ISRAEL’S SOCCER DIASPORA

By Ale x Estroff
SATFF WRITER

It is the one time every four years that sports fans across the world are sent into a frenzy of jubilation and those

apathetic to sport pretend to care – it is the World Cup. Everyone appears to be caught in the midst of World Cup hysteria, and why not? It is the month-long celebration of “The Beautiful Game” that offers an excuse to cut work and makes it socially acceptable to hug complete strangers (only when your team scores, though). And while Israel failed to qualify for this year’s tournament, that did not stifle the nation’s enthusiasm for it. In fact, Israelis bought over 12,000 tickets to the Brazilian games, which is the highest amount per capita for a country without a team representing them in the cup.

The mass exodus to the World Cup by Israelis is hard to explain, especially given the fact that the only Jews participating in the tournament are Colombian coach, Jose Peckerman and USA midfielder, Kyle Beckerman (Italian striker Mario Balotelli was raised by Jewish foster parents but he is not practicing). The only possible reason for all the thousands of Jews in Brazil this year is their sheer and ardent love for soccer. This love for the game, however, has been somewhat of an unreciprocated relationship for the Israeli faithful in the past.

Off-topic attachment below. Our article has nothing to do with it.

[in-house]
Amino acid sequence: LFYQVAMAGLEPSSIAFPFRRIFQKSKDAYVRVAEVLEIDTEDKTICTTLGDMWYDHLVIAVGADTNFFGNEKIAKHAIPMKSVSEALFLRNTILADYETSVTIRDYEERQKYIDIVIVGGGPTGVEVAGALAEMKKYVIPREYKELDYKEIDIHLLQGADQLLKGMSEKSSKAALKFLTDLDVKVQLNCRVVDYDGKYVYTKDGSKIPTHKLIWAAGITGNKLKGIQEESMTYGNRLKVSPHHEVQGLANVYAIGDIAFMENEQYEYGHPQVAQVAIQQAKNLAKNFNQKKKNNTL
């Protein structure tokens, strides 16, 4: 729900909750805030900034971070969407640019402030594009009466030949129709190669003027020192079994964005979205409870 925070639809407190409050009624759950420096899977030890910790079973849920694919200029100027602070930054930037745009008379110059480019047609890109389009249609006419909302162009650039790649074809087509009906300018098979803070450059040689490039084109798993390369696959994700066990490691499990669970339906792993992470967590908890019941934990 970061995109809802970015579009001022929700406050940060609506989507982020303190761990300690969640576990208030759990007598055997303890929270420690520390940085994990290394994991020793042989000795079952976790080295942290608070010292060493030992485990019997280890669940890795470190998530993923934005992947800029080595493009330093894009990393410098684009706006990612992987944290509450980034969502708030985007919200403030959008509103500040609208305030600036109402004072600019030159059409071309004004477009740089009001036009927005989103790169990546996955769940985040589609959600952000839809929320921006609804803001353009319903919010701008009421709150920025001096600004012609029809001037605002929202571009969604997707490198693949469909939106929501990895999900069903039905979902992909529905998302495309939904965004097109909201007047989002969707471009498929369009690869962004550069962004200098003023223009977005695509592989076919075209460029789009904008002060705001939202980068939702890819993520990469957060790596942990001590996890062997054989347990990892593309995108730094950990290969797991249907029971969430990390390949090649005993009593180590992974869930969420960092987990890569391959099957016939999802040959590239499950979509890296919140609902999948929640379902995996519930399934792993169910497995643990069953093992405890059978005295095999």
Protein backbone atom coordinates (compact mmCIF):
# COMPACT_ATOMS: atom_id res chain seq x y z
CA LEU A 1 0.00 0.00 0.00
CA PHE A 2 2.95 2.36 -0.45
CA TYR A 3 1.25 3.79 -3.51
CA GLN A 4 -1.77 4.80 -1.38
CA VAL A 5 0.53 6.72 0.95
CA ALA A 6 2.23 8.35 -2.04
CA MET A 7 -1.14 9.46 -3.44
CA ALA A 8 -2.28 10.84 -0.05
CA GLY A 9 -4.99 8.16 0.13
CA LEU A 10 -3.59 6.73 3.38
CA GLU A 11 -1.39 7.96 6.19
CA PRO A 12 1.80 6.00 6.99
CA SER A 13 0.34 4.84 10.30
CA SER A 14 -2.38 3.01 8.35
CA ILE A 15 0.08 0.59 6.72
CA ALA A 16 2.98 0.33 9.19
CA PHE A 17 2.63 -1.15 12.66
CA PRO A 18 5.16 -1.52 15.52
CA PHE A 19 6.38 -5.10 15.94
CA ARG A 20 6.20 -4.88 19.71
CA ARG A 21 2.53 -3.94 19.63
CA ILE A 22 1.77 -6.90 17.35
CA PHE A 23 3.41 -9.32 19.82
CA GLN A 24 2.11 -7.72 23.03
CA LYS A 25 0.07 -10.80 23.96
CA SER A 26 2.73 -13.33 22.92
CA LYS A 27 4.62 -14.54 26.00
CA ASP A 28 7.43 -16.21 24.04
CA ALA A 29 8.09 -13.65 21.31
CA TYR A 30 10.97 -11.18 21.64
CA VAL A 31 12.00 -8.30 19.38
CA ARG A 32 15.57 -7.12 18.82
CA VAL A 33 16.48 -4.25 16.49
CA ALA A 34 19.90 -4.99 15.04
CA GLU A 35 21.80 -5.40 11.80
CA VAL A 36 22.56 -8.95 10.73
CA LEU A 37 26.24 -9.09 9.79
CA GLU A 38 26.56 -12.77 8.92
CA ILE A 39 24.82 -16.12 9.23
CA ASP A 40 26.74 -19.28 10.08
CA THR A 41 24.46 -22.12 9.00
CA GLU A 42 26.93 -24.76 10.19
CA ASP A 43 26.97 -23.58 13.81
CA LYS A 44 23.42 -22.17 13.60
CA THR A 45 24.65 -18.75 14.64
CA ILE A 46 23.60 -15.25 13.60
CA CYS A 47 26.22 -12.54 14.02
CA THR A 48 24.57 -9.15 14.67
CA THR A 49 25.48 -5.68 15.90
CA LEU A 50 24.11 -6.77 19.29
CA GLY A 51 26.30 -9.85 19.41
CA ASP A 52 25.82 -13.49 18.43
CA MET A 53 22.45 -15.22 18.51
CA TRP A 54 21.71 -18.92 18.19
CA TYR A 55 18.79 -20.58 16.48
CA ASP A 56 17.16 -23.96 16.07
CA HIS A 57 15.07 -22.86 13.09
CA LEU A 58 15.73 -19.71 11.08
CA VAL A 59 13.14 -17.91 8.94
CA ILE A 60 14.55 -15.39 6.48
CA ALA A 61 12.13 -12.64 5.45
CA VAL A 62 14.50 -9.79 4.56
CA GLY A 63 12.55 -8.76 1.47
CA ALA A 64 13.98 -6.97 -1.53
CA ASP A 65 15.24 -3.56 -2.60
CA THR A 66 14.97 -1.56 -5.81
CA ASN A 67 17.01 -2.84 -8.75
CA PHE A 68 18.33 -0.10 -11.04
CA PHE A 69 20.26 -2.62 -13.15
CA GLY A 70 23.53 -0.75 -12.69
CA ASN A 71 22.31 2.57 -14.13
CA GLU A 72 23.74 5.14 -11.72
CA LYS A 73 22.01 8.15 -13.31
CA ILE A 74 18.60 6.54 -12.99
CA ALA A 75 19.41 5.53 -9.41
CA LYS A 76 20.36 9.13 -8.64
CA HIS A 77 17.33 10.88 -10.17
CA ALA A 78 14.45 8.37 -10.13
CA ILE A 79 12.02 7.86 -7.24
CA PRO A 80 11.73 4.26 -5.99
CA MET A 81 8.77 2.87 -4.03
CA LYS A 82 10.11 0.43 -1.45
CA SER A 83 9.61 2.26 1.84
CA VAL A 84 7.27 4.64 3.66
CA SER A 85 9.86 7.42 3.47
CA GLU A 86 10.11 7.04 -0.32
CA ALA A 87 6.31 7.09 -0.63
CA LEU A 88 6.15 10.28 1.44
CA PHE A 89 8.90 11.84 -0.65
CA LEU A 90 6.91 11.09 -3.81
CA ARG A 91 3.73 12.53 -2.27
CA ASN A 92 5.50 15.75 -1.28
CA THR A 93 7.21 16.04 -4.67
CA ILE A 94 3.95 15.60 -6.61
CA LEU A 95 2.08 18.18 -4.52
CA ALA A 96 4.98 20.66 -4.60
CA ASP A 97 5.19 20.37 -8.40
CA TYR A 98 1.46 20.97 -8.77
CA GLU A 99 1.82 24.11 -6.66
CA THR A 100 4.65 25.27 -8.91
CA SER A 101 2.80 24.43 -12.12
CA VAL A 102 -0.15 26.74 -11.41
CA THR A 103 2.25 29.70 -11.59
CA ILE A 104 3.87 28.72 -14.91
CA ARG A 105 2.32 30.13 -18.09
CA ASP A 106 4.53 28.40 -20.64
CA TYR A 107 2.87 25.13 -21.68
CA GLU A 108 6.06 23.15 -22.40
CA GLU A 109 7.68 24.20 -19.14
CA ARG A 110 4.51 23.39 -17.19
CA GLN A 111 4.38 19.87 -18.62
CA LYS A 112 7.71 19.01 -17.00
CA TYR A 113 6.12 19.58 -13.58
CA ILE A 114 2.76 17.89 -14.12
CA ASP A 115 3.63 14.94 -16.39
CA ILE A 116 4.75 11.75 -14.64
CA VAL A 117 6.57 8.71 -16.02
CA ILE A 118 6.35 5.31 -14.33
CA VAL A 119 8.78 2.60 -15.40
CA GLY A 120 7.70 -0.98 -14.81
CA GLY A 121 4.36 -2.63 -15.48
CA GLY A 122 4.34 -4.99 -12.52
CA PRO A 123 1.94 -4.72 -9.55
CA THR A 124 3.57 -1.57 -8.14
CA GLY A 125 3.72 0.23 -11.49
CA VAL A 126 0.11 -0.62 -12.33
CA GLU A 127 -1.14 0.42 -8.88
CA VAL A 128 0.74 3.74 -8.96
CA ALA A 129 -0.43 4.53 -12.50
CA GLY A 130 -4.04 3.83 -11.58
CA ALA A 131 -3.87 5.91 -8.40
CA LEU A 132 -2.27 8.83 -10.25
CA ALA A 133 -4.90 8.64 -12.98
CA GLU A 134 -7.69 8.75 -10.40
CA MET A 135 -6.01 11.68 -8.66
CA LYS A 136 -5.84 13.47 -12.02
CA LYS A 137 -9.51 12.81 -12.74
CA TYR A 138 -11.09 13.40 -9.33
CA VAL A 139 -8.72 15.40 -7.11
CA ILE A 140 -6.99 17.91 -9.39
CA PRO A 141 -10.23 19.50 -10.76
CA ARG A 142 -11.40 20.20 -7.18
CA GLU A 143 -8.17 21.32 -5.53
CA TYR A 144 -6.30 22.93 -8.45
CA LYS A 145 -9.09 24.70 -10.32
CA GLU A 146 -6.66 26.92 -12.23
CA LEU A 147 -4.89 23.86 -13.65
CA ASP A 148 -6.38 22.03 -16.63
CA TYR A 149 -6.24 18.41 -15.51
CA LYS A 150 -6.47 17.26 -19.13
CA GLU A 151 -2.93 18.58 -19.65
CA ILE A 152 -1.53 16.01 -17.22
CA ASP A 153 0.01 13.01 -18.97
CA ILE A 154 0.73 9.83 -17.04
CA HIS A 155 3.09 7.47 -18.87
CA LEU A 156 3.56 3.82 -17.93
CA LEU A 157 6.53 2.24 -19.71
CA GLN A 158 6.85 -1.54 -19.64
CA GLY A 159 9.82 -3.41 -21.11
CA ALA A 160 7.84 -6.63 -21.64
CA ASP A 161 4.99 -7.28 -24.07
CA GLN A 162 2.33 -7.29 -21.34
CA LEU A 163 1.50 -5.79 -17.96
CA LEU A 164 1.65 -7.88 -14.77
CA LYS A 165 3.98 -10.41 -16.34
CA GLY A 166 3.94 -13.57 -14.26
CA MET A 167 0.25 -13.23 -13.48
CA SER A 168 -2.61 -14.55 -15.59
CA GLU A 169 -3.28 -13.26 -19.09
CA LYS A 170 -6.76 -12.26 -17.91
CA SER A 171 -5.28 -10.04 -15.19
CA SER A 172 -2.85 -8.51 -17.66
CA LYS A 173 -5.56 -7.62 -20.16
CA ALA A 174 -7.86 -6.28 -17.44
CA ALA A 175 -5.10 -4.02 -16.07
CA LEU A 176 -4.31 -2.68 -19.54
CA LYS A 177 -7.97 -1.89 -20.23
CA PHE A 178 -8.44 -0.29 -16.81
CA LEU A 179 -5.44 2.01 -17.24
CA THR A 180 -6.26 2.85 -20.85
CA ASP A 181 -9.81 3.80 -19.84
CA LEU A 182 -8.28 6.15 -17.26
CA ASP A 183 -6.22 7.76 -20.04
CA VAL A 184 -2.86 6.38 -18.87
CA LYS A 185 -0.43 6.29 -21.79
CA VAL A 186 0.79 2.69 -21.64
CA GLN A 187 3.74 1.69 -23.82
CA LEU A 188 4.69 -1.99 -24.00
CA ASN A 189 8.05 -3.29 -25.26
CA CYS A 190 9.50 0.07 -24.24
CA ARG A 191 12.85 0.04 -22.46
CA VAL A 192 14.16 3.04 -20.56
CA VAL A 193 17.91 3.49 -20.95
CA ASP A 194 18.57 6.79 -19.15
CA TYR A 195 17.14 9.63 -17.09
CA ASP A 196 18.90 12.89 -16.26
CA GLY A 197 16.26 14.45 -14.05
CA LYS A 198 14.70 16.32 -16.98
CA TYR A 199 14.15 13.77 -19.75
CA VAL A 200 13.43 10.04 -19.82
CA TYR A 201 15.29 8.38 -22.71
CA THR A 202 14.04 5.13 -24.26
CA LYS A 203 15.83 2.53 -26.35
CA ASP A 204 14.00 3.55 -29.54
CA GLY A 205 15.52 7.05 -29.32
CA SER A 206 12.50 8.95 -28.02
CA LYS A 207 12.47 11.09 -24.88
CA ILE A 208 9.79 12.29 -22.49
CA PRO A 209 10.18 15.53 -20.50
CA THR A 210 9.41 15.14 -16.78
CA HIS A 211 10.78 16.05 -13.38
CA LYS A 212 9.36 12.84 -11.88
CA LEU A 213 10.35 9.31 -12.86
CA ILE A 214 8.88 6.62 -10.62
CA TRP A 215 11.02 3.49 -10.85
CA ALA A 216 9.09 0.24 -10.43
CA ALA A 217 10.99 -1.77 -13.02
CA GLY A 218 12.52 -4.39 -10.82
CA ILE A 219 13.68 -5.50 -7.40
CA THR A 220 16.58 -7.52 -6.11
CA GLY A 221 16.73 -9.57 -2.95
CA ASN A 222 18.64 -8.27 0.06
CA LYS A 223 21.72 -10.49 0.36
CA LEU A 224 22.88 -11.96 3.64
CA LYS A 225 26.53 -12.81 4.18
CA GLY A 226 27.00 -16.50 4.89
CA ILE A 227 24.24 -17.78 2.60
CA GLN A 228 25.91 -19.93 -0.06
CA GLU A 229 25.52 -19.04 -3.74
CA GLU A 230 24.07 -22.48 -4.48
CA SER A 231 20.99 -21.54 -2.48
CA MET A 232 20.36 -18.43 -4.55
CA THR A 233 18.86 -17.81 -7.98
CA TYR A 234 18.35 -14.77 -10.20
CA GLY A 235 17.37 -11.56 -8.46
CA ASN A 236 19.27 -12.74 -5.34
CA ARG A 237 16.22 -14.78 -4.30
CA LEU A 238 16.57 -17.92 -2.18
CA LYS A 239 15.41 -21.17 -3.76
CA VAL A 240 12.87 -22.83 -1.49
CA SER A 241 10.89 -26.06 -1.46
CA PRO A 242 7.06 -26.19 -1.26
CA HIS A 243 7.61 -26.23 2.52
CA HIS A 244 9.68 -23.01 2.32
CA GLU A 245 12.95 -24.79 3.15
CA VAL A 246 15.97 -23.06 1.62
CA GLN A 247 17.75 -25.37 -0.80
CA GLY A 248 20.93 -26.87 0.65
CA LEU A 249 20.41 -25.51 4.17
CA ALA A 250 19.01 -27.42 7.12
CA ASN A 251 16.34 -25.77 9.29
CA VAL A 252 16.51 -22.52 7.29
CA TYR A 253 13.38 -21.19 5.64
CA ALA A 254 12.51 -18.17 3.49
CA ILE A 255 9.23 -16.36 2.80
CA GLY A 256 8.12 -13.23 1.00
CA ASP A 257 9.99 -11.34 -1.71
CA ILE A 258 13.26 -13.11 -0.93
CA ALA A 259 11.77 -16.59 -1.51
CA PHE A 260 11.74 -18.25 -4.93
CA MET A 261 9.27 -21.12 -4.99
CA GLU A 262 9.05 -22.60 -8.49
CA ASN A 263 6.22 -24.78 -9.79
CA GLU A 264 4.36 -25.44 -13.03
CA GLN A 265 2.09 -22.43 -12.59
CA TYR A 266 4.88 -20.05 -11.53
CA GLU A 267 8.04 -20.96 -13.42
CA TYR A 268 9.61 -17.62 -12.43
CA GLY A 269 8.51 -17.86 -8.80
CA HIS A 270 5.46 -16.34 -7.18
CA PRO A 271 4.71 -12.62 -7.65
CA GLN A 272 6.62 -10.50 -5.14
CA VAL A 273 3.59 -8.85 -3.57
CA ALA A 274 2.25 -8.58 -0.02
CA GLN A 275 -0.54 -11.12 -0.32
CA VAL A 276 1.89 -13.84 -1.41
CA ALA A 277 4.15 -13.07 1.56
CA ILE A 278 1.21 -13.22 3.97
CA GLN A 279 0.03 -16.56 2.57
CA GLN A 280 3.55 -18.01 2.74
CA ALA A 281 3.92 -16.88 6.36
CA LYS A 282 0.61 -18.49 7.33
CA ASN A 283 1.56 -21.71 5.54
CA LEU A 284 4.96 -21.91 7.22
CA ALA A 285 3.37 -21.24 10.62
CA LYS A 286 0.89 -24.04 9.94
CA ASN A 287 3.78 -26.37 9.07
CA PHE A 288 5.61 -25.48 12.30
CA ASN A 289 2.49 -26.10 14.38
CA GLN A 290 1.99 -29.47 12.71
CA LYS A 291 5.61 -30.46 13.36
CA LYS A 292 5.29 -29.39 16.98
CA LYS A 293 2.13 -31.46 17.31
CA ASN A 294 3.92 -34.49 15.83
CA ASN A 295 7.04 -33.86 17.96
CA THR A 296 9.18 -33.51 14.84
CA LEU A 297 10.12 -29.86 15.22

A few years after the country’s establishment in 1948, Israel was one of the founding members of the Asian Football Confederation (AFC), in which it competed in tournaments and attempted to qualify for the World Cup every four years, which it successfully did in 1970 – Israel’s lone World Cup appearance. In 1974, the Arab- Israeli conflict was intensifying to new levels, causing the Arab nations within the AFC to refuse to compete against a Jewish state, leading to an exile from the confederation, sending Israel into a “soccer diaspora.” With no international affiliation, Israel was unable to even try for a World Cup bid.

In 1991, though, after a stint in the Oceania Confederation, Israel

Perhaps this profound interest in the World Cup is rooted in the tournament’s unique ability to transcend international conflicts. Given Israel’s geopolitical standing, almost everything it does on the worldwide stage cannot help but be politicized. While the politics are still present, the World Cup offers somewhat of a respite from all the madness that usually accompanies everything Israelis do. During this month-long celebration of soccer, it does not matter where you are from or what you believe. The only loyalty that matters is for the “Beautiful Game,” which Jews across the world certainly have no shortage of.became apart of the Union of European Football Associations (UEFA), where it belongs to this day. While it is better than no affiliation, Israel is at a severe competitive disadvantage within UEFA, as instead of playing against equally matched teams in the AFC such as Afghanistan, India, and Pakistan, the Jewish state is forced to go up against some of the world’s elite teams like Germany, Spain, and England. Despite this disadvantage, Israelis and Jews across the world share a persevering love for the game.